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Fire season preparation

This section deals with the things you should do in the weeks leading up to and during the fire season. Your preparations will be based on the fire plan you prepared in the previous section.

Read your farm fire plan

Read and discuss your plan with staff and family to refresh everyone on the details. Make any final updates for the season. Assign responsibilities and set completion dates (e.g. for slashing and mowing around infrastructure).

Be ready to implement your farm fire plan if needed.

Prepare your home

Prepare your home for the fire season:

  • mow lawns
  • empty gutters
  • remove vegetation and flammable materials from around the house
  • check gutter plugs work
  • make sure hoses and firefighting unit are available around the house and can connect to your emergency water supply
  • if you have a rooftop sprinkler system, check it is working or service it.

Check equipment and fill water

Get out your fire units and check they are fully operational. If anything needs a service (e.g. fire pumps), schedule a date to complete this by and who will be responsible.

Locate and check all your equipment, including personal protective equipment.

Check your water supply and top up the emergency supply continually throughout the fire season.

Image courtesy of TTi

Assess and manage fuel loads

If the fire season has started, it is likely too late to do any prescribed burning to manage fuel loads. However, you can reduce pasture length through grazing and by controlling fuel around infrastructure (you could even use a ride-on lawnmower).

Look at the fuel loads in adjoining bush to assess any risks so you are informed and mentally prepared. The Victorian Department of Sustainability and Environment has produced a good guide to assessing fuel loads.

Water lawns

If you have a very good source of water, such as an underground spring or bore, keep your lawns watered in times of bushfire risk. A short green lawn has low flammability and risk of ignition, so keeping the lawn around your house well watered will reduce the risk of spot fires starting close to the house and allow you to focus more of your attention on other areas during a fire.

Remain informed

Check information sources regularly during the fire season. A fire app can provide key weather information and warnings with automated notifications.

Bureau of Meteorology fire weather warnings

Keep an eye on the weather through the Bureau of Meteorology (BOM) website. BOM issues fire weather warnings each afternoon for the following day when forecast weather conditions are likely to be dangerous. Check the relevant BOM webpage regularly each afternoon in the fire season.

Fire danger rating

Check your region’s fire danger rating each day if the weather looks hot and dry. This should be found on your state or territory fire authority’s web site, where each region is listed. There are four fire danger ratings. These indicate the possible consequences of a fire if it were to start, with higher ratings

linked to more dangerous conditions. A rating of extreme means that you should consider leaving unless well prepared and with an appropriate refuge. Catastrophic warnings indicate that leaving early is your only safe option if you are in a bushfire-prone area.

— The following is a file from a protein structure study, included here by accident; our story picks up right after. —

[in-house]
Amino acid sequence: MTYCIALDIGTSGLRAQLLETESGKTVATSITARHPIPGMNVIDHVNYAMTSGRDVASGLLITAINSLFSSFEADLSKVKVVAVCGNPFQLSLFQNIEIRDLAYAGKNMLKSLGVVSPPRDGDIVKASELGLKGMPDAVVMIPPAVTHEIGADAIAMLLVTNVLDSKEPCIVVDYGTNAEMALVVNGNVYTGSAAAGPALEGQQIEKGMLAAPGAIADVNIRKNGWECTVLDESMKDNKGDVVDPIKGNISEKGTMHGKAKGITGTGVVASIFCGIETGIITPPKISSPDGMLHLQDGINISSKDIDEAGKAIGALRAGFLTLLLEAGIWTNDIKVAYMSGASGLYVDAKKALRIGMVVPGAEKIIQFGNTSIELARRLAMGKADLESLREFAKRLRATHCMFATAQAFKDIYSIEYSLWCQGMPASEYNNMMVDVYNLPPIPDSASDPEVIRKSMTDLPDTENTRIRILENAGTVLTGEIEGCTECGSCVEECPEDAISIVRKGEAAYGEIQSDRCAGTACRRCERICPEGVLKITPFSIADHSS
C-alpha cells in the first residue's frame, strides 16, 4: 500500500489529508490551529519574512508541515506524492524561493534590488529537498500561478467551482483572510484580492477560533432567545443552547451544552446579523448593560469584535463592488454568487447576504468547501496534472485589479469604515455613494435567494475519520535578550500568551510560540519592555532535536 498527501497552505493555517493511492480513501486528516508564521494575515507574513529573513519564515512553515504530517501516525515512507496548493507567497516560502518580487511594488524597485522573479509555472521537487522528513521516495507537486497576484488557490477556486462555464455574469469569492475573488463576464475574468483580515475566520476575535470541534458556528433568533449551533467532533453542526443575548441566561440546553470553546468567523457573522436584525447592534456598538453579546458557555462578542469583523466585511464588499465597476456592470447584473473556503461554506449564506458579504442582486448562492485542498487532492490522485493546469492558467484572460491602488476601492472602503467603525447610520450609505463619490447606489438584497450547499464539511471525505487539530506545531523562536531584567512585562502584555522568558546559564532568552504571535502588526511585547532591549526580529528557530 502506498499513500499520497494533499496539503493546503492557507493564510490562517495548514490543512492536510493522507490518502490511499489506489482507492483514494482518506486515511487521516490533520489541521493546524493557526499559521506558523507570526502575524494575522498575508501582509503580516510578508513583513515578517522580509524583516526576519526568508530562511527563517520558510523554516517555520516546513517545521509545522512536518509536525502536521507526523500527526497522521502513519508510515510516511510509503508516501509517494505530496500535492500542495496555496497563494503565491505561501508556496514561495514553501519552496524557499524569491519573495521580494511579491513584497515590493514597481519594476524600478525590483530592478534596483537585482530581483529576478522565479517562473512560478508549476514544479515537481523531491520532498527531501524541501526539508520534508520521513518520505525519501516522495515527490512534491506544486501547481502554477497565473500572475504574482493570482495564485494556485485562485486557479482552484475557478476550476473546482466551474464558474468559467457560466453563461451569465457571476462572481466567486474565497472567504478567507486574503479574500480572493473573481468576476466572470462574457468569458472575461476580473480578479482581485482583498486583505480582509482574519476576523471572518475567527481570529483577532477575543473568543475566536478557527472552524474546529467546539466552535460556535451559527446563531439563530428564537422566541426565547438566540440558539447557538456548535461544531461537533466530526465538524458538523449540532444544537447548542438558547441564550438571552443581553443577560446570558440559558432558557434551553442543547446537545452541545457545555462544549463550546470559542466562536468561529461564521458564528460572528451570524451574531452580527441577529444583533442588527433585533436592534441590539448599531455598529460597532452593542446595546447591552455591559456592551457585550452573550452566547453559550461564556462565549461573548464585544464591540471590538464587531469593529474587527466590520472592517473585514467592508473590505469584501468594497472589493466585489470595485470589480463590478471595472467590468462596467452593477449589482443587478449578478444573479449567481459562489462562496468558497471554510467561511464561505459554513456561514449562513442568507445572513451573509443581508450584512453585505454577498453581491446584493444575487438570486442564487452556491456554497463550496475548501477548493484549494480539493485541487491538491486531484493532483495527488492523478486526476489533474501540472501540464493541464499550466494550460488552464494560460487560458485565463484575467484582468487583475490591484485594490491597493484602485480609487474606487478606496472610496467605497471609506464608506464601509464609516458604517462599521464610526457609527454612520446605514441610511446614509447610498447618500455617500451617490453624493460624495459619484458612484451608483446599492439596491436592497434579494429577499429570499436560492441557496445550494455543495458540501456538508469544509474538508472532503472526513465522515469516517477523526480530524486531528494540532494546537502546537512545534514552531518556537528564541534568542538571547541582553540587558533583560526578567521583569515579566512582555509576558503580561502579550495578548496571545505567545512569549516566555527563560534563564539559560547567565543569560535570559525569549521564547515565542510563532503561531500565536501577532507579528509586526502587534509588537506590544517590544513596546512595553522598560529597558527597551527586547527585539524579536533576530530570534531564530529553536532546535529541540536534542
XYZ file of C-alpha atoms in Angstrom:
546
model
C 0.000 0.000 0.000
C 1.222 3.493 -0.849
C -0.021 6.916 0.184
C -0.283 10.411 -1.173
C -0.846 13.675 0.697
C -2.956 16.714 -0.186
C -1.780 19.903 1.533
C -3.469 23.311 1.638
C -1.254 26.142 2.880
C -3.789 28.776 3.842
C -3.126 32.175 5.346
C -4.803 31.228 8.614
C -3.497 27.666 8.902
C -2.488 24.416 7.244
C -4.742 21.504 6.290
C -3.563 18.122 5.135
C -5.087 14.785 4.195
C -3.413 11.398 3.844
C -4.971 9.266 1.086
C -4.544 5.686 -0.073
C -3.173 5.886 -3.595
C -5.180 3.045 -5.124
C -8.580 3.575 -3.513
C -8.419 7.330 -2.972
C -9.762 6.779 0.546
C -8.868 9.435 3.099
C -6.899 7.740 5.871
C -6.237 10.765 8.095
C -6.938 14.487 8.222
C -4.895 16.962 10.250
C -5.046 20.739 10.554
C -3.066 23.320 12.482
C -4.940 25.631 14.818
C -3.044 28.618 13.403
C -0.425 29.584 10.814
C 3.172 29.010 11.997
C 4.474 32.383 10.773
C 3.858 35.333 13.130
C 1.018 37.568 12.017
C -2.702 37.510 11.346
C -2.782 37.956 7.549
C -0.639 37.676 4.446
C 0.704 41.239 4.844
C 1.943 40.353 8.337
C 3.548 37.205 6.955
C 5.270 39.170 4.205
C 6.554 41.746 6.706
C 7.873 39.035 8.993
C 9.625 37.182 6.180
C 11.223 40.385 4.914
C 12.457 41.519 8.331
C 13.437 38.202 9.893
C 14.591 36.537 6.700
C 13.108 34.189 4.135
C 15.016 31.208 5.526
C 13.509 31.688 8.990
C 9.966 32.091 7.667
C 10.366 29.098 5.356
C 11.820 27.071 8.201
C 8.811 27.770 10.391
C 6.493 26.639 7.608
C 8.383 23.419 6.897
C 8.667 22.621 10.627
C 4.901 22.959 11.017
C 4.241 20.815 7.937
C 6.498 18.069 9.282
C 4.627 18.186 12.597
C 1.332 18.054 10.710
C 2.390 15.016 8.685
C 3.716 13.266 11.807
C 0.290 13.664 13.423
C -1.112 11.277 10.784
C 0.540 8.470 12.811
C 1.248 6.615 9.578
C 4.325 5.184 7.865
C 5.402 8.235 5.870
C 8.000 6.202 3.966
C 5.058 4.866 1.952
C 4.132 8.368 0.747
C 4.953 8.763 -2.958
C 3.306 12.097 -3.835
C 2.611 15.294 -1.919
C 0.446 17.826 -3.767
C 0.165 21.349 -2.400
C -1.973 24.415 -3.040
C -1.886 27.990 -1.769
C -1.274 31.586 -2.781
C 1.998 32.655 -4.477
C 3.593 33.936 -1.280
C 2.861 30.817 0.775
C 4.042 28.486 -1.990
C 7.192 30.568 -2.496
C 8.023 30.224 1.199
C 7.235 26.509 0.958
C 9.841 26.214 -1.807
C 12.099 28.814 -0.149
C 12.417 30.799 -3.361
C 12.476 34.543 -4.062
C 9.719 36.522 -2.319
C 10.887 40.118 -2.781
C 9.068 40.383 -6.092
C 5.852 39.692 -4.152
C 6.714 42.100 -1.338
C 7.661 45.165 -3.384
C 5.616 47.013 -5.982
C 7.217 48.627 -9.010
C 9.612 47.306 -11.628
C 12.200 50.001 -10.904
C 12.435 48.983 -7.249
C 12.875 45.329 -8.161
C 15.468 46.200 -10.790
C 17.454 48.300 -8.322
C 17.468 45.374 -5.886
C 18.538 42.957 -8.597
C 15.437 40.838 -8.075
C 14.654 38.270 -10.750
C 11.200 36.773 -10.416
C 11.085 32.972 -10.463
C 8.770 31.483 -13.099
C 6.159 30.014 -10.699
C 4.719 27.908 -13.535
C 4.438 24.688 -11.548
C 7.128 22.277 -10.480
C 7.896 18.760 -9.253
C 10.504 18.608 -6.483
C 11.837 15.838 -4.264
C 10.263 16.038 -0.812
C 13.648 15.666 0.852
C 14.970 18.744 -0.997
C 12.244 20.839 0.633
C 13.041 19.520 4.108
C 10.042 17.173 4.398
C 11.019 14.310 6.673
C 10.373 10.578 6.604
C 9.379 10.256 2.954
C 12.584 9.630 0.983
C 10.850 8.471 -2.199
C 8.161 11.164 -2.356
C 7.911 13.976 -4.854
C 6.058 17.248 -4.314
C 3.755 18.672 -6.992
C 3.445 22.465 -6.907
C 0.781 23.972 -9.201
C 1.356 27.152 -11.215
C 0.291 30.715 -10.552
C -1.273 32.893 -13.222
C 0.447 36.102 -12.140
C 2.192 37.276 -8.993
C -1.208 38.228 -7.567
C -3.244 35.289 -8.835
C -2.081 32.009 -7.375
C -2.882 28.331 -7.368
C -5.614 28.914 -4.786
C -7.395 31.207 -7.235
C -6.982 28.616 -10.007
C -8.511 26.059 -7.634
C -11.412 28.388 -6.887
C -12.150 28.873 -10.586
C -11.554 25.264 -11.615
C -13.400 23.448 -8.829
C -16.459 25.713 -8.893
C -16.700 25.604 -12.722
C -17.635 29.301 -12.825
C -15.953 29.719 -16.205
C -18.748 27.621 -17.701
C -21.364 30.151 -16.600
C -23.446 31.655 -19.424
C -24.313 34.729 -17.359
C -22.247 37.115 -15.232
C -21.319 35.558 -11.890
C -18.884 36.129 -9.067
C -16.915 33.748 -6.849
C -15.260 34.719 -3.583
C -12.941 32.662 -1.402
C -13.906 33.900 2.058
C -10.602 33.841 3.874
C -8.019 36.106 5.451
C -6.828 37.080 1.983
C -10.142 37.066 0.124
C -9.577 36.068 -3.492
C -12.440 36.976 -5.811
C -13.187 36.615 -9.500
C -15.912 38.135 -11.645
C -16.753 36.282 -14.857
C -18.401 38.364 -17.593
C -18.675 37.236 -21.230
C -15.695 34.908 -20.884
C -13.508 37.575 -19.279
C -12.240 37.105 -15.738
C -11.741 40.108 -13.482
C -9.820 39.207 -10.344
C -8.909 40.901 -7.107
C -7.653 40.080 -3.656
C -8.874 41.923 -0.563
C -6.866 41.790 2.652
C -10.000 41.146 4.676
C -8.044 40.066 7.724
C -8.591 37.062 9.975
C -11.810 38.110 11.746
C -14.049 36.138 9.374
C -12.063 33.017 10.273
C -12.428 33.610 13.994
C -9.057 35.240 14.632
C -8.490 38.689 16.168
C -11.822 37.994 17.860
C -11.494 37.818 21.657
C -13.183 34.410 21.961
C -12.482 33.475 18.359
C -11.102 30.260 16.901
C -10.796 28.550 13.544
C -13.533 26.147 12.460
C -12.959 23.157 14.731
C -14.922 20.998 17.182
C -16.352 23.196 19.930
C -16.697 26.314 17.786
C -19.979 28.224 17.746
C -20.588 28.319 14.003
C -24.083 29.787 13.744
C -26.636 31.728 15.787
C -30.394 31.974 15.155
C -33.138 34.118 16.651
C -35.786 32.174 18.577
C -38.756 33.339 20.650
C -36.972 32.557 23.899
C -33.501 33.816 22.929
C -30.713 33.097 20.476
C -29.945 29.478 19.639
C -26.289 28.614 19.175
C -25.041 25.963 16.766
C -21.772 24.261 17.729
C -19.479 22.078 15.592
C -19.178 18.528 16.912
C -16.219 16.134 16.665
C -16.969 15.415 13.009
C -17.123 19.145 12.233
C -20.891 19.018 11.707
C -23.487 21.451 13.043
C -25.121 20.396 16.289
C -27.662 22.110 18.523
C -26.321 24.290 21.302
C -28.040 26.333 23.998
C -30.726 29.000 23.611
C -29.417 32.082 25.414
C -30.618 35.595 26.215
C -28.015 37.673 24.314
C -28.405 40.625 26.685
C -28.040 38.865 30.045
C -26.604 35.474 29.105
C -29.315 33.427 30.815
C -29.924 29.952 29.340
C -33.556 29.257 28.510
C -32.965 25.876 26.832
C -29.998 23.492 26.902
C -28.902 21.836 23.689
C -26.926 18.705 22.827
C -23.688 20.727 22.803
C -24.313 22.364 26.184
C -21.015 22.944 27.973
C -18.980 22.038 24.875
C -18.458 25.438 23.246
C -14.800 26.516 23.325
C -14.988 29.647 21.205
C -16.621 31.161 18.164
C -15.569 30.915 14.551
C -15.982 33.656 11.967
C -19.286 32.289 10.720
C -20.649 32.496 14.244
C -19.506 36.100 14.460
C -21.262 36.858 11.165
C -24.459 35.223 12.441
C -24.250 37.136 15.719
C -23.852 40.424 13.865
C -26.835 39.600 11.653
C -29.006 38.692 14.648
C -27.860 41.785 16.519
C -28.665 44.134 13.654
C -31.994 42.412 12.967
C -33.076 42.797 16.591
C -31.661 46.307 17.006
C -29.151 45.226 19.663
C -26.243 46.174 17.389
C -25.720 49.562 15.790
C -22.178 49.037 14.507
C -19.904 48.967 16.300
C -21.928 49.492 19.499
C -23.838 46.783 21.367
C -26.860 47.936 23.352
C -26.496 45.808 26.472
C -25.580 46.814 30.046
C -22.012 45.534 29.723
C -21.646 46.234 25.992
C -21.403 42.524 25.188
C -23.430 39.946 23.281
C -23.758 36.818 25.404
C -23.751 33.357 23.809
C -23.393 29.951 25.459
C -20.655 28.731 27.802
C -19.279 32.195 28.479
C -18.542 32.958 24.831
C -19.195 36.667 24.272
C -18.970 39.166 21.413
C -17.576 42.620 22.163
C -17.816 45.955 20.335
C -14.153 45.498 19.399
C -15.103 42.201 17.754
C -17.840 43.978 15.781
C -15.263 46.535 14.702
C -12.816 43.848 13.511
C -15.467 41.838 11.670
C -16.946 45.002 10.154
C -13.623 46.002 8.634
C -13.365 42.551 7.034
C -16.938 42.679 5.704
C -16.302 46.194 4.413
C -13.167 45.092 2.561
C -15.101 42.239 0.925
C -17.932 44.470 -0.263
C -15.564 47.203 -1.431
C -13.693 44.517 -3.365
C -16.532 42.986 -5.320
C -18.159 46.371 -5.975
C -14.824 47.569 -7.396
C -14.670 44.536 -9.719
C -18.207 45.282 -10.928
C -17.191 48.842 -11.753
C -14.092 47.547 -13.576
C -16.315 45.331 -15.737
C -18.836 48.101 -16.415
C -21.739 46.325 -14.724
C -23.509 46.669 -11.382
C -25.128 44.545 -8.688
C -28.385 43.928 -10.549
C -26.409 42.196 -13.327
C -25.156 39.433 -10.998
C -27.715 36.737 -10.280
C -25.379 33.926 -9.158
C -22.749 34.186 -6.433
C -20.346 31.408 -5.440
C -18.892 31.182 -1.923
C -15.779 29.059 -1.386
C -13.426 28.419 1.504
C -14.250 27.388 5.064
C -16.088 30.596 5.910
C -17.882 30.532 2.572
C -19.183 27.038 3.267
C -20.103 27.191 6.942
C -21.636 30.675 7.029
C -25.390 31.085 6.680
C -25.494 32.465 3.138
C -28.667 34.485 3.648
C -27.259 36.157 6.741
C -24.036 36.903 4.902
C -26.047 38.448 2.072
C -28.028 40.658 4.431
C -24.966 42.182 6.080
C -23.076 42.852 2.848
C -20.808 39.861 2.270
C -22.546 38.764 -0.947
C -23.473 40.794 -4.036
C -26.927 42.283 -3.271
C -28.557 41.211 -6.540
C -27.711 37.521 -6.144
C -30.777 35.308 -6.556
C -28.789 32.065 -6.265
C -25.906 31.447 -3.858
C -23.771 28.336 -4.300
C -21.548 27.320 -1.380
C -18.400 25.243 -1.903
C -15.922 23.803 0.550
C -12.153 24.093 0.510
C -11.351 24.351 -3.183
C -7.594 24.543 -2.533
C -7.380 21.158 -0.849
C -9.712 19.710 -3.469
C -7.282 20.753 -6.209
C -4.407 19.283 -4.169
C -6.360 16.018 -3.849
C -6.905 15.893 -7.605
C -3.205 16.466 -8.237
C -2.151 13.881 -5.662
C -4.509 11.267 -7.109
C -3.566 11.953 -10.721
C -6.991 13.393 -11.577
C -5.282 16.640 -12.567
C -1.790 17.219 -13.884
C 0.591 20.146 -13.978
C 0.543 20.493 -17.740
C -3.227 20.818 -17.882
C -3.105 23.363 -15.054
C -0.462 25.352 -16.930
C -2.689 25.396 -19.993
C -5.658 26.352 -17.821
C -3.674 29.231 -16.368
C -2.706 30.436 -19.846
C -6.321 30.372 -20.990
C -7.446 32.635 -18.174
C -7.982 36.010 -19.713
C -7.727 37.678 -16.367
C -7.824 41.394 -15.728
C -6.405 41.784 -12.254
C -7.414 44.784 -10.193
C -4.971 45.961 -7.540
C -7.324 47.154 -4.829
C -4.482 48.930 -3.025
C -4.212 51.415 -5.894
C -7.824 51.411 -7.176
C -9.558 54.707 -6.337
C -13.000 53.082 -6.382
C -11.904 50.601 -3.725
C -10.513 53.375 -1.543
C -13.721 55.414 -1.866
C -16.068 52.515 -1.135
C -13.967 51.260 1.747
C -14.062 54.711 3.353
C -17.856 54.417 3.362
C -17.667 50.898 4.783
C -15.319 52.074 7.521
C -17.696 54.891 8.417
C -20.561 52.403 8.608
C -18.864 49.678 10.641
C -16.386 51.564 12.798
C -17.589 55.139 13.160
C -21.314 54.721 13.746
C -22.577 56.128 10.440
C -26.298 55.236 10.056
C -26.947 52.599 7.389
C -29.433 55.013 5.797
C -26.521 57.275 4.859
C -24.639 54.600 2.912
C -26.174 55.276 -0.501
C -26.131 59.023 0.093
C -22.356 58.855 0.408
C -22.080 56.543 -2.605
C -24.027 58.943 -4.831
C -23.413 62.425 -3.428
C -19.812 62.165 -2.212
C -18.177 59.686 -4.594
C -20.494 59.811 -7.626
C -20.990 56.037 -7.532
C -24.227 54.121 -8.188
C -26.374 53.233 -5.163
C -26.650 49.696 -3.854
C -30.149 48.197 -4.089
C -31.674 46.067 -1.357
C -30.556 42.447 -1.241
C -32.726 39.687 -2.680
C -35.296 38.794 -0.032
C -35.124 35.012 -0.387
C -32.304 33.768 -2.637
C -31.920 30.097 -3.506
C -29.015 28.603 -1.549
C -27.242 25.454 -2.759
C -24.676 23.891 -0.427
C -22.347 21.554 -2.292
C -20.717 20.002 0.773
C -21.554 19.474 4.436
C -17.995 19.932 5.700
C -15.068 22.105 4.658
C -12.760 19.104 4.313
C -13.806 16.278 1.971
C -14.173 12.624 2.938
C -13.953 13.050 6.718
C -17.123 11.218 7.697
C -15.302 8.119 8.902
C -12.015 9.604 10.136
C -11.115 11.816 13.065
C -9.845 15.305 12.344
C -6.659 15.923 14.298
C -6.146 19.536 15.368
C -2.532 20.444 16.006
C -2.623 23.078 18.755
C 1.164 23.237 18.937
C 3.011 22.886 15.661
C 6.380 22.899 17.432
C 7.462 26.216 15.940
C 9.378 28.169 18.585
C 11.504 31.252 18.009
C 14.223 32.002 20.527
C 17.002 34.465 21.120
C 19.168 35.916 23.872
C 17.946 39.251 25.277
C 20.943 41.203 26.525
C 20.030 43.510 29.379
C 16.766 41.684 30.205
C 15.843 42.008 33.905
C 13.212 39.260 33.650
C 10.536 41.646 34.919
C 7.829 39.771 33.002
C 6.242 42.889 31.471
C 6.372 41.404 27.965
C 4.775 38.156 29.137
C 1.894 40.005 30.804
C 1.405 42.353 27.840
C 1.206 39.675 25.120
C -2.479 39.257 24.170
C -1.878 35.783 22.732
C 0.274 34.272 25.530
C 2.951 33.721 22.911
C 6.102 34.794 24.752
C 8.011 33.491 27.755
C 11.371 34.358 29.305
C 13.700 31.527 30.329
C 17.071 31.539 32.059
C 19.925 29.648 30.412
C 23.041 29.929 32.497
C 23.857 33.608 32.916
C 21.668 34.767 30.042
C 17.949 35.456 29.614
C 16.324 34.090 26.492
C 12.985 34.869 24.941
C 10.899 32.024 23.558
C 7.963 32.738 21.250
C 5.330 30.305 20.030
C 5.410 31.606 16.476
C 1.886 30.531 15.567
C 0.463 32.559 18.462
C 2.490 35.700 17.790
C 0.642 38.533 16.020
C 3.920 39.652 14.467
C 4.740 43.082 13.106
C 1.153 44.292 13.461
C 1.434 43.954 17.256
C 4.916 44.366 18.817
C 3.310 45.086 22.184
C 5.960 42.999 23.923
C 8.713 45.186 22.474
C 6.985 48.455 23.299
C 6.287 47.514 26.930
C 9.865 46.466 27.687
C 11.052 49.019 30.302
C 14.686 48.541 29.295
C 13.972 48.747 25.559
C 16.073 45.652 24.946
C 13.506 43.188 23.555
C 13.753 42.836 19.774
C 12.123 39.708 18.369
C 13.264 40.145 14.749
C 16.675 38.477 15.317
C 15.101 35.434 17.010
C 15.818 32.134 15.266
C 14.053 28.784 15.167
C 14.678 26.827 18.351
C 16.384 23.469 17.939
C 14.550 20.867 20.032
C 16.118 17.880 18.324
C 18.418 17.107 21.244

Fire bans

Your fire authority will issue total fire bans when it is illegal to have any fire out in the open. This includes operating some farm equipment in the open where it could start a fire (e.g. an angle grinder). Fire authorities usually recommend against carrying out activities that are dangerous when there is a total fire ban, even if some are still legal. Check your state or territory’s rules.

Fire warning app

Download the fire warning app from your local fire authority onto your phone. Set the appropriate alerts, such as a warning zone close to your farm. This will issue you an alert if a fire is reported within a specified distance of your farm. Your app will also have information about total fire bans and fire danger ratings in your region.

Bushfire warning levels

All state and territory fire authorities use a bushfire warning system that is consistent for all emergencies across Australia. When a bushfire starts, one of these three warning levels is put on it, indicating the level of threat the fire poses.

The ABC Emergency website has a good description of what these warnings mean.

Self-sufficiency and seeking assistance

When going about your daily activity, do several things:

  • When conducting your weekly shop, consider whether you have 1–2 weeks’ food supply and other necessities at home. 
  • Fill a jerry can with fuel so you can run a generator or fire pump. Most farm vehicles run on diesel but remember that your petrol supply for small equipment is important, too. 
  • Speak to capable friends and family who may be able to help you in the event of a fire. Discuss the specifics of when, where and how they could help. You will need at least two able bodied people to safely react to a fire on your farm or even just to shelter at your house – you cannot do this alone. Their safety is also an important responsibility for you. Remember that multiple properties can come under threat from fire at the same time, and you may lose helpers who need to return home to defend their own properties.

Risky activities on farm

Some farm activities pose high fire risk, including grain harvesting, slashing and using power tools such as angle grinders and welders.

Carefully assess whether it is safe to be using risky equipment. Check fire bans and local restrictions, carry fire extinguishers and routinely take care. There is a grain harvesting code of practice to assist grain producers to assess harvesting risk.

The Victorian government provides information on how to operate machinery safely (e.g. using spark arrestors) to avoid starting fires.